I note that you took the time to look me up. Specifically, the crime I was sent to prison for 30 years ago and the disciplinary infractions I received after my arrival. Surely, then, you must also be aware that my relationship with the state of Washington long precedes what I wrote in the essay, because that is equally as well documented. I was raised by the state in its notorious archipelago of isolated boy’s homes because I didn’t have parents. I won’t describe for you what life was like in those places because I don’t want you to think (as you did with my essay) that I’m trying to garner sympathy or bemoan my personal fate, when that isn’t my point at all. You see, I’m convinced there is a reason I started life not knowing what it means to be a human being - a good person like you - nor the importance of upholding human dignity. And that reason is borne out not merely by my own individual experience - because I’m not an anomaly or an aberration - everyone raised in those boy’s homes with me has been to prison, most for long terms related to violent offenses committed when they were young. The official stat is 70%, but I don’t believe even that’s accurate because it infers a 30% success rate, and I think those are just the boys that died.

Not long after leaving a boy’s home The Seattle Times described after its closure as a “house of horrors,” I failed miserably as a human being. You are correct, reader, my case “poses no actual innocence issues” - I’m guilty of the most egregious form of inhumanity. As an ignorant, angry young person without an education, nor any idea of how to make it in the world other than by robbing people, I committed the unforgivable crime of murder. And, for that crime, I was sent to one of the most violent, out-of-control prisons in the country - a prison inside which men were stacked on top of each other, four crammed into each tiny cell. Before my arrival, a sergeant was killed by an explosive device inside the prison. Another, in a separate incident, had part of his hand blown off. Not long after I arrived, an explosive device was thrown into the cell I was assigned to. As detailed in the infraction report, smoke was still billowing from my cell when guards reached it. At the hospital, I refused to even admit there was an explosion, let alone implicate someone. That was why I was infracted, because there isn’t an official infraction for not telling.

A Friend said...

Art Longworth's comment continued:

As you point out, reader, I was also infracted frequently for fighting. But, in many prisons across this country fighting isn’t a choice, exercising a willingness and ability to fight is the only way a young prisoner with a long-term sentence can survive. That was certainly the case where I was. Inside that prison I saw prisoners kill each other. I saw them kill themselves. I saw guards kill prisoners. And guards killed themselves there too. In that place I came to, what for me is, an inarguable conclusion: Inhumanity is born from Inhumanity. In realizing this, I didn’t look outward and condemn others either. I condemned myself I think every day about the woman I killed. How do I make up for that? I can’t. But I refuse not to try.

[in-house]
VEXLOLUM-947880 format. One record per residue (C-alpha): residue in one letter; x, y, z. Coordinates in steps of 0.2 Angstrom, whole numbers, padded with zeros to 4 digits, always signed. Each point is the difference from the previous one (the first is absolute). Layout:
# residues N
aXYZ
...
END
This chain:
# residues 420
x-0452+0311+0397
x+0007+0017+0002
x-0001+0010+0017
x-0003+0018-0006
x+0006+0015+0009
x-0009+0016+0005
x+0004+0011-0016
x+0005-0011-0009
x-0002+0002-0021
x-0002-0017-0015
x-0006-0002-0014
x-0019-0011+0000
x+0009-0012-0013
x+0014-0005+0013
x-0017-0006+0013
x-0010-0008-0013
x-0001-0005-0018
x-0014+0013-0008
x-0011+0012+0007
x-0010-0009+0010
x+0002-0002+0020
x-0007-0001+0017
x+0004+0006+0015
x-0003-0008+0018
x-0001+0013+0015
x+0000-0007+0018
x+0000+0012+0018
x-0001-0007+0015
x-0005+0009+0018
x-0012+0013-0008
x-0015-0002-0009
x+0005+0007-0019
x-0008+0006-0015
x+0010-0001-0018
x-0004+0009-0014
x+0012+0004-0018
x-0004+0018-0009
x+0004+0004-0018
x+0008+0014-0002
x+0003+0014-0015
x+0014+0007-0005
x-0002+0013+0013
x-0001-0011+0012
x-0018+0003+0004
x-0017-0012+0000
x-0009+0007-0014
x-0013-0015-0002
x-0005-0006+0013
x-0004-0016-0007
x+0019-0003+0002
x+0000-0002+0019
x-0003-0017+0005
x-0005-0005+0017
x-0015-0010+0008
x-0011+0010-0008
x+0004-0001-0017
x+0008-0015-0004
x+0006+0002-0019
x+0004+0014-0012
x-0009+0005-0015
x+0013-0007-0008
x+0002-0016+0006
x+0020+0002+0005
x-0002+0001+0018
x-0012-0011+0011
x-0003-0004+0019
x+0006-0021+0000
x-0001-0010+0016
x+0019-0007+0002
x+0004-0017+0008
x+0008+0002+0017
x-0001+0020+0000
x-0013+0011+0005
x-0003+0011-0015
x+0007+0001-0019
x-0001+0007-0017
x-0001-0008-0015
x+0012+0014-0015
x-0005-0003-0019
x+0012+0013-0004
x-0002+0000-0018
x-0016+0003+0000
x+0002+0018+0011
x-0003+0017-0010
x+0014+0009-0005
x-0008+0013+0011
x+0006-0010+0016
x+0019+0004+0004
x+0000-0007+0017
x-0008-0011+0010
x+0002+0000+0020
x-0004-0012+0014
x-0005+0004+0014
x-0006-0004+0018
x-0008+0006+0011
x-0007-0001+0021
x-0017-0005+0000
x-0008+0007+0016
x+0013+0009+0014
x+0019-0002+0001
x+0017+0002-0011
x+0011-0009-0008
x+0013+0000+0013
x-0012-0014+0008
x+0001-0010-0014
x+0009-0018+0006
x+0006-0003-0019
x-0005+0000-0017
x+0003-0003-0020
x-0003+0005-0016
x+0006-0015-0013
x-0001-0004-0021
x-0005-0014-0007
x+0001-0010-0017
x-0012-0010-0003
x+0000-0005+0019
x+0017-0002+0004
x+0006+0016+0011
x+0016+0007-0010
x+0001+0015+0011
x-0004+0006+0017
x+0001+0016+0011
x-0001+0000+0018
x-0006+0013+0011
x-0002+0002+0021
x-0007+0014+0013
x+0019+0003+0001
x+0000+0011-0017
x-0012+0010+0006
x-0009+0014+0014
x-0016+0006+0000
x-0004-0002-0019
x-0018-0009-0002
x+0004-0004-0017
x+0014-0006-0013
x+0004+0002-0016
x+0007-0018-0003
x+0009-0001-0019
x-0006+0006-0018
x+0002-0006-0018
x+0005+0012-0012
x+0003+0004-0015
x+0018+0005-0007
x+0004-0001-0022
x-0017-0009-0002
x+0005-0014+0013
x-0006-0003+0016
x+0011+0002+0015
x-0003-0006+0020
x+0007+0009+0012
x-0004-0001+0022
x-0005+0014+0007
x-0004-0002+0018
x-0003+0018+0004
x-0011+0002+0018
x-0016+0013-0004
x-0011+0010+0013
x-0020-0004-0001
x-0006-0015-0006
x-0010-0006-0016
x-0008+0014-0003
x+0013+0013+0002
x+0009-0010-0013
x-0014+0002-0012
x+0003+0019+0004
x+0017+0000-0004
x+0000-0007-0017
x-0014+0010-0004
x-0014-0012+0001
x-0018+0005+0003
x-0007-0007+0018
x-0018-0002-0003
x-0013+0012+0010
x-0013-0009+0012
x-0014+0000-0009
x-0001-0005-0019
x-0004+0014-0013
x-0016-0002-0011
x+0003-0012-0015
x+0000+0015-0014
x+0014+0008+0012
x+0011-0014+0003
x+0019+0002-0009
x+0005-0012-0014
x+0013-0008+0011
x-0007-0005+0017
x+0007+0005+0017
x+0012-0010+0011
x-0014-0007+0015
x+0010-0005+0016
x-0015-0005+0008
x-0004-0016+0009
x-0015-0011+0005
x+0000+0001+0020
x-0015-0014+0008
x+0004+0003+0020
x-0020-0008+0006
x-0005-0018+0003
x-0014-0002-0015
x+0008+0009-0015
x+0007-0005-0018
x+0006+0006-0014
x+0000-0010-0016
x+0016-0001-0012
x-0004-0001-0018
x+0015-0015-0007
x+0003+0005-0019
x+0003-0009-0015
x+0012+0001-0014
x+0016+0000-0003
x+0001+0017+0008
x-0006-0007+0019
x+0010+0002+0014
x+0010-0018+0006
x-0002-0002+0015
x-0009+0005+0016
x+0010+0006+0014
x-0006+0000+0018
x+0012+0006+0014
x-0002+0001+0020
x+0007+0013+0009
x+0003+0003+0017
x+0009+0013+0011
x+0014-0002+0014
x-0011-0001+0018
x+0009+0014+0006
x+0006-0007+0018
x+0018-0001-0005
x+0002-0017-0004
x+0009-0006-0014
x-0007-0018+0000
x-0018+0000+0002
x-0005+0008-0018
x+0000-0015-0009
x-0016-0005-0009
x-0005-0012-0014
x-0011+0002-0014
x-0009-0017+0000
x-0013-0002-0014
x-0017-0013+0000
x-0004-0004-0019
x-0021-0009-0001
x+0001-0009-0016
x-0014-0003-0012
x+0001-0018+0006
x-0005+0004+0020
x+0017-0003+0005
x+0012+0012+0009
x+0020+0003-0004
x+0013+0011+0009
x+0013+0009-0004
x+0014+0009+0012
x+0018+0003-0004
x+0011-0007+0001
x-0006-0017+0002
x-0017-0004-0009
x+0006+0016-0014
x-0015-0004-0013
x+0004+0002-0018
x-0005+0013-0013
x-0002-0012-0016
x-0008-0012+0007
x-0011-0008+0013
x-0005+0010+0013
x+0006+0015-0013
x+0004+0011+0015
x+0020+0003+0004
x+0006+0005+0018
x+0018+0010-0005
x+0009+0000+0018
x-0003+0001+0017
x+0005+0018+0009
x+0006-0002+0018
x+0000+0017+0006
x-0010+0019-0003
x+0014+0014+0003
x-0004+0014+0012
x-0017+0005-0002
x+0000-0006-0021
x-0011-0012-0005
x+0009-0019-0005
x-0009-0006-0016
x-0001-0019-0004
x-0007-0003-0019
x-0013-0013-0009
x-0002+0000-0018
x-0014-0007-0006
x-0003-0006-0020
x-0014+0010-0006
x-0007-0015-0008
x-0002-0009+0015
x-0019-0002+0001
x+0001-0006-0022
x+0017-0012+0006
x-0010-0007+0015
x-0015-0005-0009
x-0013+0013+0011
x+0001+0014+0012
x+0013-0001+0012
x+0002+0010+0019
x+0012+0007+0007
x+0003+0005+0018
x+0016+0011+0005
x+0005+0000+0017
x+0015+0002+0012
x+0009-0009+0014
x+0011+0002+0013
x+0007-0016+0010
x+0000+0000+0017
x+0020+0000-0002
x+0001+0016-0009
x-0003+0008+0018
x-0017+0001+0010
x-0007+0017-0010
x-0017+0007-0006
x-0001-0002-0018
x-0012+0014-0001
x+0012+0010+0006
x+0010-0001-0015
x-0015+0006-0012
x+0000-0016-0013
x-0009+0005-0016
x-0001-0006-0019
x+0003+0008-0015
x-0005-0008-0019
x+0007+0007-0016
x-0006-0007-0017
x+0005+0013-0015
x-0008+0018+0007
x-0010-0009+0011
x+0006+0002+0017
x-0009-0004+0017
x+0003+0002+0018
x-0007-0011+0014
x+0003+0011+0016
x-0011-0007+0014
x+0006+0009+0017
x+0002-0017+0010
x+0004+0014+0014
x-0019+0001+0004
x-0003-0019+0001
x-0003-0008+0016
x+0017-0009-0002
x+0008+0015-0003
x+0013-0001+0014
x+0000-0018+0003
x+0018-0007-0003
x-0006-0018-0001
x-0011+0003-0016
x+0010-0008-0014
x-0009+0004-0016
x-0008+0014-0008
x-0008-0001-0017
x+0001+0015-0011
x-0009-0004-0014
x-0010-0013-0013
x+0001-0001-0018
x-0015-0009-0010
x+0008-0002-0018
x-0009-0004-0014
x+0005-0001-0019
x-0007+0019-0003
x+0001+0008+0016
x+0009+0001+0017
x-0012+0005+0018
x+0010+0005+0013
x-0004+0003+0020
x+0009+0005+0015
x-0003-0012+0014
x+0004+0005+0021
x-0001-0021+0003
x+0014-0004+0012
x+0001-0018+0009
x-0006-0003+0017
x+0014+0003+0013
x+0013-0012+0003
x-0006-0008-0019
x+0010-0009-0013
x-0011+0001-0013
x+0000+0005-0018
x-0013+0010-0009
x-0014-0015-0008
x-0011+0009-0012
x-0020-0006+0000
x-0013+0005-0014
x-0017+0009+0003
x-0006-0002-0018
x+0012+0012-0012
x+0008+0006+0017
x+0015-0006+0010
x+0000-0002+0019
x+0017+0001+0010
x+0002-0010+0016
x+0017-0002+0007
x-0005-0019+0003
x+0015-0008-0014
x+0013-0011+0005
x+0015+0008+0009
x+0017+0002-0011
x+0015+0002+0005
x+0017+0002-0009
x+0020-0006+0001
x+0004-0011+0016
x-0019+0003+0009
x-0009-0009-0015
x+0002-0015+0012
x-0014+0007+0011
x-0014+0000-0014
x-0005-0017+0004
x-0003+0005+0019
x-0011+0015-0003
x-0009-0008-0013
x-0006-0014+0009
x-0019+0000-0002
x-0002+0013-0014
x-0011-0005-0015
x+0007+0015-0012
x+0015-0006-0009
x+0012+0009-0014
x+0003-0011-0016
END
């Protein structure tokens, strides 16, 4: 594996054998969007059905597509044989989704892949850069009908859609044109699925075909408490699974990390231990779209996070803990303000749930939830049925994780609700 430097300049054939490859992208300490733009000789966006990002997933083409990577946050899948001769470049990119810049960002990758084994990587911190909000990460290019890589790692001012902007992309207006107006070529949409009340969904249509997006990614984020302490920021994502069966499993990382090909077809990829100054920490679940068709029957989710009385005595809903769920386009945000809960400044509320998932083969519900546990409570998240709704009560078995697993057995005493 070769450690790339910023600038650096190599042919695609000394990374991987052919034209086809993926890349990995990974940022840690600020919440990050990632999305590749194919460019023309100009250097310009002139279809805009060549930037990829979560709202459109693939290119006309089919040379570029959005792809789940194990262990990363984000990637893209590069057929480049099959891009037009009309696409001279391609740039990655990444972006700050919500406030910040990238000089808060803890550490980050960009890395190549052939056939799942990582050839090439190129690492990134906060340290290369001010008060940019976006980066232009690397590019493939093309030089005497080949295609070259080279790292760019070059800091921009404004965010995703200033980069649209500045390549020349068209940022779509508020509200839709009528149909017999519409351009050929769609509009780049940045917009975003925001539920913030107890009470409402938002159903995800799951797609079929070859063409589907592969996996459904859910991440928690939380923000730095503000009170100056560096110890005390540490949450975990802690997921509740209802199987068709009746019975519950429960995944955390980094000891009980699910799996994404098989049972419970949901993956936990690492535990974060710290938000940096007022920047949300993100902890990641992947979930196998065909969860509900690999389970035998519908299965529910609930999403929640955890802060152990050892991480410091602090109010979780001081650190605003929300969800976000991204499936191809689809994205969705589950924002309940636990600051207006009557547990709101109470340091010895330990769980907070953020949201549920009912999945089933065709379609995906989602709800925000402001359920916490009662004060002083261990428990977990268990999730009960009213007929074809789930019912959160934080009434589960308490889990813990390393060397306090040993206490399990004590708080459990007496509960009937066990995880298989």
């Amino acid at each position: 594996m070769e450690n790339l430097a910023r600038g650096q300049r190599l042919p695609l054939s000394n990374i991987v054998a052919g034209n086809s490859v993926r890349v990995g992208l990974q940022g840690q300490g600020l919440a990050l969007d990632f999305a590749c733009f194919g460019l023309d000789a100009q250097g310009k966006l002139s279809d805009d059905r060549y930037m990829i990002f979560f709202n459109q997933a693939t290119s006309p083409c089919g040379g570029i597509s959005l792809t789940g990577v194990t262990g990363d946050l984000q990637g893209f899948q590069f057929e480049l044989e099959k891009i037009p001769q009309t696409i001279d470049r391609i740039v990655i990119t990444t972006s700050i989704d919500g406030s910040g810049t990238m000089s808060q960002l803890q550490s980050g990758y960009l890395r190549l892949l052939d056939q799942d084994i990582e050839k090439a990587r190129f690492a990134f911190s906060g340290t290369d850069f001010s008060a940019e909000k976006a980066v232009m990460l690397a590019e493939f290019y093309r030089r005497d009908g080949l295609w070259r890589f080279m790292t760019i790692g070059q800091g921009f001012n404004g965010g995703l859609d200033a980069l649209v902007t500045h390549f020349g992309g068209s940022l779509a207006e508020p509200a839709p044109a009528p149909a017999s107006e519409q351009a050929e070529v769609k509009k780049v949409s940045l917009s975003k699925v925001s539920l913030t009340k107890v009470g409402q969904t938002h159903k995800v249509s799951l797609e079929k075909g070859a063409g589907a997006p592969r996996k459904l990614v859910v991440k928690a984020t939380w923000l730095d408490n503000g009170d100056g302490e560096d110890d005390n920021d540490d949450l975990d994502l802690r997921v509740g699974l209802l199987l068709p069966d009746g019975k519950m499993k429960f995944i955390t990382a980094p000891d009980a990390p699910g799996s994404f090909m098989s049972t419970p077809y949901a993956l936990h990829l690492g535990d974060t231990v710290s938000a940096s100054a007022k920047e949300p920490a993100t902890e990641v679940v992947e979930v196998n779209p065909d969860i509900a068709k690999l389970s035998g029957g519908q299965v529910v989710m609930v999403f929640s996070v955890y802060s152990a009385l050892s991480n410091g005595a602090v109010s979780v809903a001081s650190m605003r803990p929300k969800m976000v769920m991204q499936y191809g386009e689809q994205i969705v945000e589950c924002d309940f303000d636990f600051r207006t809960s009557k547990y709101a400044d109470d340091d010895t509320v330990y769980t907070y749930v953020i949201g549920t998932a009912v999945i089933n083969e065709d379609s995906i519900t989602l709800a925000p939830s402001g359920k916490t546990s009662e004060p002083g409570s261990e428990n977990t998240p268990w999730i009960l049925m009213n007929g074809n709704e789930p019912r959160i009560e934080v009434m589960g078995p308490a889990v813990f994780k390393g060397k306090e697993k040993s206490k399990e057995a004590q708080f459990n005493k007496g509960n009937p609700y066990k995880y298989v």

I long ago “stabilized,” as you describe it, reader. But let me tell you what that means. I eked out an education in here. That is, I found a way to, bit by bit, educate myself- I had to because Washington, like many other states, bars prisoners like me from education because it is regarded as a waste of state resource. Now I teach a university course to my fellow prisoners. I do this because I believe Humanity is born from Humanity. That is, the best way to get people to act like human beings is to treat them as such. Through doing this, I have found humanity and common ground in unexpected places. Like, in the veteran corrections officer who watches over my class, who puts himself on the line in order for me to be able to do what I do. And in the former warden of that violent prison I was sent to as a young prisoner, a legendary corrections official in our state who is now retired and visits me frequently with his wife. He and his wife say I am like a son to them. It’s interesting - neither the veteran corrections officer, nor the former warden endorse, or believe is necessary, the treatment I describe in the essay.

I note in your comment, reader, you say you “have worked with inmates” - maybe you still do - but have you ever imagined what it would be like to be one? Because that’s really what my essay is about: not about me, but you. Look again at what I wrote. “They bring you in handcuffed “They order you to strip ...” “At some point you will comply. I guarantee it.” I’m not alleging or condemning, I’m inviting you to feel what I describe on your own body, to imagine what it would be like if it happened to you, and for you to judge from that whether or not it is appropriate. If imagining yourself as a prisoner is difficult, it’s because you’re a good person, probably blessed with the luxury of having been raised as one from so early on that it seems to you that goodness is an inherent quality one is either born with or not. But try to get over that for a minute. Please. Even though the person asking you is guilty of greater inhumanity than you ever will be, allow yourself to do it. Imagine what it would be like to be one of us - a prisoner in the US today. And know that, if you were brought in here as a prisoner, I would never treat you in the way I describe in my essay. Moreover, I wouldn’t allow anyone else to debase you as a human being either. In fact, if someone were to try, and didn’t listen when I told them to stop, I’d do what you condemn me for, I’d fight to stop them. And, in the face of abject powerlessness, which is pretty much the condition in prison, I’d write my ass off to try to save you. You, reader. You. Not me.